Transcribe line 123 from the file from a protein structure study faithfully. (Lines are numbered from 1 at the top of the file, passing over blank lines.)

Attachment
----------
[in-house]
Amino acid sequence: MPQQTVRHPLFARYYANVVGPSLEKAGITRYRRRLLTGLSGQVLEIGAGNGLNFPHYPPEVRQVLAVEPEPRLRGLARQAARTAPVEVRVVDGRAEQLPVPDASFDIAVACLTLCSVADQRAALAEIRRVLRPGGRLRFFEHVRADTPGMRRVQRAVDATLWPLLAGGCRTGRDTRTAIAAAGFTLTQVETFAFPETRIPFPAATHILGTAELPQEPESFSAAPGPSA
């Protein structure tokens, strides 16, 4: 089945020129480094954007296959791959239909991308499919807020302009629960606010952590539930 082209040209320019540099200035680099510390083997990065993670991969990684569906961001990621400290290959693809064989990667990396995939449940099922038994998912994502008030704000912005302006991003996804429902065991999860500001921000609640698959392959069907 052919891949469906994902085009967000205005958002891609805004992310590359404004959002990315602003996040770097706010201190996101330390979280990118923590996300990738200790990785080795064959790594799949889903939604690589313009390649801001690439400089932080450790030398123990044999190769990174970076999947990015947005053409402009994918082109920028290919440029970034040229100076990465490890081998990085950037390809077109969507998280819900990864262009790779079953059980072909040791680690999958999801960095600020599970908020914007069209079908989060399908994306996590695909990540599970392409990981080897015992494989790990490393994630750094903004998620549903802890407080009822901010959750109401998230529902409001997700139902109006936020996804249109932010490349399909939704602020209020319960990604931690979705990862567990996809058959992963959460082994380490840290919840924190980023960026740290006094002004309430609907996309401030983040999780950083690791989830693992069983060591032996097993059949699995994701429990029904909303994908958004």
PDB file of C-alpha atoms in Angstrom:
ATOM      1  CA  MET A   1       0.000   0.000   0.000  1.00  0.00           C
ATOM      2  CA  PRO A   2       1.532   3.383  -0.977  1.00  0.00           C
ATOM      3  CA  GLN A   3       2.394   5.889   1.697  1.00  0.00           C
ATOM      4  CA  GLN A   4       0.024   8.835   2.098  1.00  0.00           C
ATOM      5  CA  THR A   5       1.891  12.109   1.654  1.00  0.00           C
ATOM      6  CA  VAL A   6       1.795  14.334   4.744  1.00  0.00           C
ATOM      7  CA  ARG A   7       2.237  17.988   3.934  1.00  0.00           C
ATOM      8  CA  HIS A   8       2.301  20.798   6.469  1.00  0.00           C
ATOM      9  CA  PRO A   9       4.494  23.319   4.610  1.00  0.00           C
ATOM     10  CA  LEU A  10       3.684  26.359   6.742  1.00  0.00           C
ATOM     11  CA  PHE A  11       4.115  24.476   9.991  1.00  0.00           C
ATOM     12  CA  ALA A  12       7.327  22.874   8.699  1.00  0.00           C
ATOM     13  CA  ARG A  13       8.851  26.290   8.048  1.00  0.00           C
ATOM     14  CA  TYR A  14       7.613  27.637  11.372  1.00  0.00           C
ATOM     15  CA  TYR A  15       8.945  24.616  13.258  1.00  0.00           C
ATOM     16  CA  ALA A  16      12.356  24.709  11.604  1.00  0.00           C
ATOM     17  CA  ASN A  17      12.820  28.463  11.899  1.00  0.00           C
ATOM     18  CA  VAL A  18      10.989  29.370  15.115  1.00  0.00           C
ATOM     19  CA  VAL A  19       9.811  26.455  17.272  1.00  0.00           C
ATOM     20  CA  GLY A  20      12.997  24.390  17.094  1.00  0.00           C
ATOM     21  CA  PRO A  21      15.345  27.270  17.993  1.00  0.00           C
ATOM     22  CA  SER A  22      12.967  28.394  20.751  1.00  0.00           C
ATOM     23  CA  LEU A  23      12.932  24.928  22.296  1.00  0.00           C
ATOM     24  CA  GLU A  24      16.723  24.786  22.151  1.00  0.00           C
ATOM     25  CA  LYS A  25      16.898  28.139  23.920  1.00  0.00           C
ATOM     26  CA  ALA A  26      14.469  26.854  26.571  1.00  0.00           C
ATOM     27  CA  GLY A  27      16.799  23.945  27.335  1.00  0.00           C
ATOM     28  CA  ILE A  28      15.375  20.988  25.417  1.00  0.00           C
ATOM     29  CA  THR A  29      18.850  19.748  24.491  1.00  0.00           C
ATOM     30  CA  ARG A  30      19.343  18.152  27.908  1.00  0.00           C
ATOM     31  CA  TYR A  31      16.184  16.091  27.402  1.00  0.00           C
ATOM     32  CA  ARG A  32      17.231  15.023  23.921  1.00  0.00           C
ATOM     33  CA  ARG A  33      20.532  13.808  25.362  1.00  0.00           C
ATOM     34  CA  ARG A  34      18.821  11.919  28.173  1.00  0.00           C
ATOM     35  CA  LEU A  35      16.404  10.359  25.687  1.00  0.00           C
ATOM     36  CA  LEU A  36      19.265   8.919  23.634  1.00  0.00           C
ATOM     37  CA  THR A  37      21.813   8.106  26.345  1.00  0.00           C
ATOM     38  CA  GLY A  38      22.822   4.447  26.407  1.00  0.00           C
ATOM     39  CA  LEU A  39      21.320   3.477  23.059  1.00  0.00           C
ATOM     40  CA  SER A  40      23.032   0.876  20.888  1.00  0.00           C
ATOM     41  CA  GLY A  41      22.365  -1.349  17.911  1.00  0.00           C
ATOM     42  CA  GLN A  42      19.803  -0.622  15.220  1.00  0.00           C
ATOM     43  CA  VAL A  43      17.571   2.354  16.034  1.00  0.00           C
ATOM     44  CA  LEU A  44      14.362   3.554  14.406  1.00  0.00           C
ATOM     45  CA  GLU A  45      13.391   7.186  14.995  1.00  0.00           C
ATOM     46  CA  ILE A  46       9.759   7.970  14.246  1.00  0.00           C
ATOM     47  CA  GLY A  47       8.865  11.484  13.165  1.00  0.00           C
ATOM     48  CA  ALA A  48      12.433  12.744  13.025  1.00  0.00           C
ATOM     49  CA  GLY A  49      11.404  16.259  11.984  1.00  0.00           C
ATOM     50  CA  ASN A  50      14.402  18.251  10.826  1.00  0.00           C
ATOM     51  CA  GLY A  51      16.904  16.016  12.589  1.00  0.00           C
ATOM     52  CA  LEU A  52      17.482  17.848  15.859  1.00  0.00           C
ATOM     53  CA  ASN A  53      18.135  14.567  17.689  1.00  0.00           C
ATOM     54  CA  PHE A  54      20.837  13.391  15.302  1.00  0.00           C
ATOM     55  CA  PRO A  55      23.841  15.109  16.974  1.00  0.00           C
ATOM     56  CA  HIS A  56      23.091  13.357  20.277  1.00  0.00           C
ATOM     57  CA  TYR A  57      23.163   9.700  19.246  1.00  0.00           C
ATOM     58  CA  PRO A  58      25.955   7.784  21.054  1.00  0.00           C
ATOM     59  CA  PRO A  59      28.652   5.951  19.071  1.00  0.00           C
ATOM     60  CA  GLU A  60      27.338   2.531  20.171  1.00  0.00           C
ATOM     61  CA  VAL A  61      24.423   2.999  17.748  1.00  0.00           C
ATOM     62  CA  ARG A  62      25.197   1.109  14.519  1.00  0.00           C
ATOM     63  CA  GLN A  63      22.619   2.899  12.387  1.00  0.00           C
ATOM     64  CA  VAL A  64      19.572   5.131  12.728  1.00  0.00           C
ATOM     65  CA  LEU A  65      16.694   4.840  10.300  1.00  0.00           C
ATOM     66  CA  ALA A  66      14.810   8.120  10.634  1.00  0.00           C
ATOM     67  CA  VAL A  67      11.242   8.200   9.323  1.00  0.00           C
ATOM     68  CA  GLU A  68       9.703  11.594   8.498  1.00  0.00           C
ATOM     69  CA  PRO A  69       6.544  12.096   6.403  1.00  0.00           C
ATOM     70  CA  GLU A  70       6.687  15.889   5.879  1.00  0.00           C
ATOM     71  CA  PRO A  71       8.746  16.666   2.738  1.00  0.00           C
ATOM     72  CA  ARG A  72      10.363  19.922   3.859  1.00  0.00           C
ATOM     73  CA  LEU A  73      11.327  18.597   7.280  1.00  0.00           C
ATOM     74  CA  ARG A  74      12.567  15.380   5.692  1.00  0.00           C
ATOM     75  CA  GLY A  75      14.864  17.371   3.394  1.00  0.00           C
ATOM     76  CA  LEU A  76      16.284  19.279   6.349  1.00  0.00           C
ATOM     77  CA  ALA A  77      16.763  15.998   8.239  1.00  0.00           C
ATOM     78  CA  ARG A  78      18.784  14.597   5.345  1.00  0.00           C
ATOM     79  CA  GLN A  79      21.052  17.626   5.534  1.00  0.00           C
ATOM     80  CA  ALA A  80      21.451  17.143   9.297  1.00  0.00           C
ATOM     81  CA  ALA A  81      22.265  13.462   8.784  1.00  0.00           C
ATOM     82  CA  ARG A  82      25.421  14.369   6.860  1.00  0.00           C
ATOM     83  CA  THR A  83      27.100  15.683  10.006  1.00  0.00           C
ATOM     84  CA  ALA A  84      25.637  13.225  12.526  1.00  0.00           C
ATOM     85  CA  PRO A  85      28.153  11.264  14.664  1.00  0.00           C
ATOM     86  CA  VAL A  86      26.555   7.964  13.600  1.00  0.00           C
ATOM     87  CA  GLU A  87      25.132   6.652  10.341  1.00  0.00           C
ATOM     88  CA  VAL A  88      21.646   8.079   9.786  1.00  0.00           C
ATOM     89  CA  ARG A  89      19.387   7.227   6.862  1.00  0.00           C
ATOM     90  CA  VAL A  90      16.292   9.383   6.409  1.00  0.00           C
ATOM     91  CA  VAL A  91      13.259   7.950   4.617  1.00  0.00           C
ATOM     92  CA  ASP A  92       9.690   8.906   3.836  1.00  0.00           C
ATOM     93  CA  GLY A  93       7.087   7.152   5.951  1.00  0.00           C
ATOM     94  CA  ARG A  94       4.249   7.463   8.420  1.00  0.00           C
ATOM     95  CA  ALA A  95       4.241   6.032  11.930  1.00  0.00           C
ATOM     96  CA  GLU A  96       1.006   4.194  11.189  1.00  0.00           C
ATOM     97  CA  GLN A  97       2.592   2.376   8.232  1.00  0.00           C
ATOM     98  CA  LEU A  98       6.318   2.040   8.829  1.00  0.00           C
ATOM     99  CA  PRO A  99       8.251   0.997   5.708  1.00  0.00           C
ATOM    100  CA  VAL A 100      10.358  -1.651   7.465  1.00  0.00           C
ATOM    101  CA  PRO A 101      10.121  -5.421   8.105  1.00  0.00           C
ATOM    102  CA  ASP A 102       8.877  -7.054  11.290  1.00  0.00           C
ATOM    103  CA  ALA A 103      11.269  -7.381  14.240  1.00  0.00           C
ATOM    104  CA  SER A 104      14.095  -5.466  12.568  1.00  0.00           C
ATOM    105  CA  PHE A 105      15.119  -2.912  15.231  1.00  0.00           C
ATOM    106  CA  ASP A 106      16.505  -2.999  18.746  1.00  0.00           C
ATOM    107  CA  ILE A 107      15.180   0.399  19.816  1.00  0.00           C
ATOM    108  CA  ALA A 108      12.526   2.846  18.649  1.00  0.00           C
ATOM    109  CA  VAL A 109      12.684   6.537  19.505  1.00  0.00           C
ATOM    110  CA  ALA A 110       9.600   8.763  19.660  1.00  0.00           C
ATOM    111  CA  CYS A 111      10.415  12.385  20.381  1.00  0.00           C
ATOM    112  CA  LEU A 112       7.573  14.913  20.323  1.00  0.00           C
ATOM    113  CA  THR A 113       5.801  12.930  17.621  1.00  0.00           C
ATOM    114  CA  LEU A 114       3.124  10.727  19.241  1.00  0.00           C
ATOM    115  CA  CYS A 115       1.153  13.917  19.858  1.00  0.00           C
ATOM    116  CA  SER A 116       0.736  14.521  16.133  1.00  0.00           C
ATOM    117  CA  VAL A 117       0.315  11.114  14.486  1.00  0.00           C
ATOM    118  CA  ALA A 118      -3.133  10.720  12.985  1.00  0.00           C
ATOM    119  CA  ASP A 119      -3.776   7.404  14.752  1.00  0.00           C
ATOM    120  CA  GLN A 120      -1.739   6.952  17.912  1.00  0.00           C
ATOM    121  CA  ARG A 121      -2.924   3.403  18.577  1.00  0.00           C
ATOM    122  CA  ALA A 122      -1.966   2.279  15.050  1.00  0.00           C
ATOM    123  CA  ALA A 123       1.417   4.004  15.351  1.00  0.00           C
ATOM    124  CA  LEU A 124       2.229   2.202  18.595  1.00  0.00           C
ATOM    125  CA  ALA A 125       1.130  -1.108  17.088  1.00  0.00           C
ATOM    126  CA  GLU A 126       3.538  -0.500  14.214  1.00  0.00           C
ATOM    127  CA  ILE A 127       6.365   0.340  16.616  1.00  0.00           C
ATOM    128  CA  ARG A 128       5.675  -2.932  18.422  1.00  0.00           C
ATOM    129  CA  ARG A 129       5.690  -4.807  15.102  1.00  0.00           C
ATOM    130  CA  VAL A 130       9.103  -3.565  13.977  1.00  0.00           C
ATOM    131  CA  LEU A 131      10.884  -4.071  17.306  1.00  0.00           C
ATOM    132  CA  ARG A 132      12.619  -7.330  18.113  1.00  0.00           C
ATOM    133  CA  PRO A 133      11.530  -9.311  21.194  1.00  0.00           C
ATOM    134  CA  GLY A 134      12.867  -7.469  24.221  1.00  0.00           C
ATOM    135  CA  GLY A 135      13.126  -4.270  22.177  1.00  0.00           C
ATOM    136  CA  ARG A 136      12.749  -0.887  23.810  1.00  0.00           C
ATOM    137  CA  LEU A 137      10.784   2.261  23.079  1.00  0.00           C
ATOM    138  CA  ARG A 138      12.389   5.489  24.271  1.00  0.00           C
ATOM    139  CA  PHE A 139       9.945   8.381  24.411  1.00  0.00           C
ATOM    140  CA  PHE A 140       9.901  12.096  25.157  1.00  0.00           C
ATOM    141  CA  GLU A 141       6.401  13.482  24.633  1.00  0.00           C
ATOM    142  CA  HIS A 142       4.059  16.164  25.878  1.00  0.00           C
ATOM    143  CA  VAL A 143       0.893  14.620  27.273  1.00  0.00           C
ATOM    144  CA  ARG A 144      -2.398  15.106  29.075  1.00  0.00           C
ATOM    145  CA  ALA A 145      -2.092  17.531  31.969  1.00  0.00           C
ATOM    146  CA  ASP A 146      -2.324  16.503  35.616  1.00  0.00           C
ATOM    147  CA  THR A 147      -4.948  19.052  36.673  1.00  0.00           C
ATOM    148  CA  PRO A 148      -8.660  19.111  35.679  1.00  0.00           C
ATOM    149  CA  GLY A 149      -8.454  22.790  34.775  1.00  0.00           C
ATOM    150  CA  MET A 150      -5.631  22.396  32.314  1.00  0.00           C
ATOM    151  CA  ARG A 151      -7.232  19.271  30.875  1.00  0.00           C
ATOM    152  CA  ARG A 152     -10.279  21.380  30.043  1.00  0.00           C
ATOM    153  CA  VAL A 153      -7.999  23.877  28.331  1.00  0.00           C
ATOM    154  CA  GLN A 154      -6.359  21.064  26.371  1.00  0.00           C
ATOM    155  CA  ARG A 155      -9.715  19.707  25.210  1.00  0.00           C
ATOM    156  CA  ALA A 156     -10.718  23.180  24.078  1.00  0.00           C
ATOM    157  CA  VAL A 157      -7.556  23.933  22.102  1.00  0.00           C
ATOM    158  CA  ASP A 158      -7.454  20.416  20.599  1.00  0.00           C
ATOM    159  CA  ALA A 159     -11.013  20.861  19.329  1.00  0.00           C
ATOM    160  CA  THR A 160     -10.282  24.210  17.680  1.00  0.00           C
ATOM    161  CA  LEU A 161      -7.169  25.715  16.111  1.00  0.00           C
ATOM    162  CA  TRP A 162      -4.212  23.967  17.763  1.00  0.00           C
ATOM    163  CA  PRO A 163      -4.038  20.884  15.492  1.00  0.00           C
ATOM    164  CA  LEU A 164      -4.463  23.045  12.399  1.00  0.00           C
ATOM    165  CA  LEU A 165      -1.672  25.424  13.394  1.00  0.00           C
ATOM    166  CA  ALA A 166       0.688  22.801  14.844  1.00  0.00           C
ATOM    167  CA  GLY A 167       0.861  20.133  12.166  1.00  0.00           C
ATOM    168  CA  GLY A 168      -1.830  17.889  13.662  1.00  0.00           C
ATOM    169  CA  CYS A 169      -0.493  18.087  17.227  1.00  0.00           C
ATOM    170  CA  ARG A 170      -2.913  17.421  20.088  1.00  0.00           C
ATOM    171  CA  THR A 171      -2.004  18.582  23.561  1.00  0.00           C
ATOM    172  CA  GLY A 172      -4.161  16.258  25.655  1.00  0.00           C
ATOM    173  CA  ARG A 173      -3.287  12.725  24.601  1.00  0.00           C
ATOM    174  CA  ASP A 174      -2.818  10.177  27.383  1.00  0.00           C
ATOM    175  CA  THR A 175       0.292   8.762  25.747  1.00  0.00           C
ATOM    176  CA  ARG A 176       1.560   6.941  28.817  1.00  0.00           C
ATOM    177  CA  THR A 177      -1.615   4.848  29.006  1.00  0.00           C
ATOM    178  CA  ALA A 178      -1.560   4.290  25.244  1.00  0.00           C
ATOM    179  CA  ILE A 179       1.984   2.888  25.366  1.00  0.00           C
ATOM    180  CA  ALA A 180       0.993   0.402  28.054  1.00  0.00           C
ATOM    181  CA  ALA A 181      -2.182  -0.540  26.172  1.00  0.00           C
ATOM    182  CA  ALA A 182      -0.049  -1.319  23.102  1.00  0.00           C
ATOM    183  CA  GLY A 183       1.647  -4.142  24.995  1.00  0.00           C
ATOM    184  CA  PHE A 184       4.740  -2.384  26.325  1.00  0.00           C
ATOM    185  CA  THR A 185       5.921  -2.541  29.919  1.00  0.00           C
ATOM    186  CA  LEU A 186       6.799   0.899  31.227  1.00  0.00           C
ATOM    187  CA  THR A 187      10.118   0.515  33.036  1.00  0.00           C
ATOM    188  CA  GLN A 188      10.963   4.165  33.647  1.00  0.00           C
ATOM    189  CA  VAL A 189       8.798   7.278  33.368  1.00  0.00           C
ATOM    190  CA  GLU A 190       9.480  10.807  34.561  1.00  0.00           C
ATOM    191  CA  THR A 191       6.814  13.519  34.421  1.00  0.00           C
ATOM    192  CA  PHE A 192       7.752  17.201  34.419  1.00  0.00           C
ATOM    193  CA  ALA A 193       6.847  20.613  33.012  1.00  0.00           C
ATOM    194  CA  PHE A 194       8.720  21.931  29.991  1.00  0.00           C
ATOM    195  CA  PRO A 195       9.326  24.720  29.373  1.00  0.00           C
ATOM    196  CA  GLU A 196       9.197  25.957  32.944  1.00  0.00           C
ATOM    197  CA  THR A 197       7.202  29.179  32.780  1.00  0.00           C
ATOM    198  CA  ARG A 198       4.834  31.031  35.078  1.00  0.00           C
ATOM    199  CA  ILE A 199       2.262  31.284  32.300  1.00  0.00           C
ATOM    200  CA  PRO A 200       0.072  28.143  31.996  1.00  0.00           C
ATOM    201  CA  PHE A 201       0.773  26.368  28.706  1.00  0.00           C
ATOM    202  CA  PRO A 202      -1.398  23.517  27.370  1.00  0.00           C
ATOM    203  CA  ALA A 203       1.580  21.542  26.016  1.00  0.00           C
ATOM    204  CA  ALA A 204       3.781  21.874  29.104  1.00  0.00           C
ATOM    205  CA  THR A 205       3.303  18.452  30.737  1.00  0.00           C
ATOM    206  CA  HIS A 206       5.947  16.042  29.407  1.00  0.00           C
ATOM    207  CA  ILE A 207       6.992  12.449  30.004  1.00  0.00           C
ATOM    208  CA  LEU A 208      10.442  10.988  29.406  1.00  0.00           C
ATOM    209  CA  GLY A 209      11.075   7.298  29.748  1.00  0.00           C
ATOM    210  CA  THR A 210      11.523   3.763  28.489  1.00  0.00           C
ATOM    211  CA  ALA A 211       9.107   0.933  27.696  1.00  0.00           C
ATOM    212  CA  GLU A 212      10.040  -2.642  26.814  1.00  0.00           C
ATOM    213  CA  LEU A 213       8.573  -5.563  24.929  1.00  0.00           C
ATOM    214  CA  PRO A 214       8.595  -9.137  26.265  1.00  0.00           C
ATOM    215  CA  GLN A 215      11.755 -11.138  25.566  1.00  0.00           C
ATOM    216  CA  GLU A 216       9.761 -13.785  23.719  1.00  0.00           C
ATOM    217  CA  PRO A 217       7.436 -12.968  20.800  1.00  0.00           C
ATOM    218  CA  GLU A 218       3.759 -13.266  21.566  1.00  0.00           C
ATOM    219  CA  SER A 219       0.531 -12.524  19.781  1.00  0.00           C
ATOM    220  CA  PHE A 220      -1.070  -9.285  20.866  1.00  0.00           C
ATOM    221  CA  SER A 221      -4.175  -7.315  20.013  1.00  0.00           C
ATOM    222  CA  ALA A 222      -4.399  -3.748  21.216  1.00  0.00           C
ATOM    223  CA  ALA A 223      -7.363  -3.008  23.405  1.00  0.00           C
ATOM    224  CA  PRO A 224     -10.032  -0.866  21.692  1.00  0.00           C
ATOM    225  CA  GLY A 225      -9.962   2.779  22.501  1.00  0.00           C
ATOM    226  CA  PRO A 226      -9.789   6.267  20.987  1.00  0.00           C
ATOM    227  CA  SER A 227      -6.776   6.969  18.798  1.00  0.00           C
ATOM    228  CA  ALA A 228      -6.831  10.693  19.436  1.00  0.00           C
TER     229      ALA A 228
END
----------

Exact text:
ATOM    119  CA  ASP A 119      -3.776   7.404  14.752  1.00  0.00           C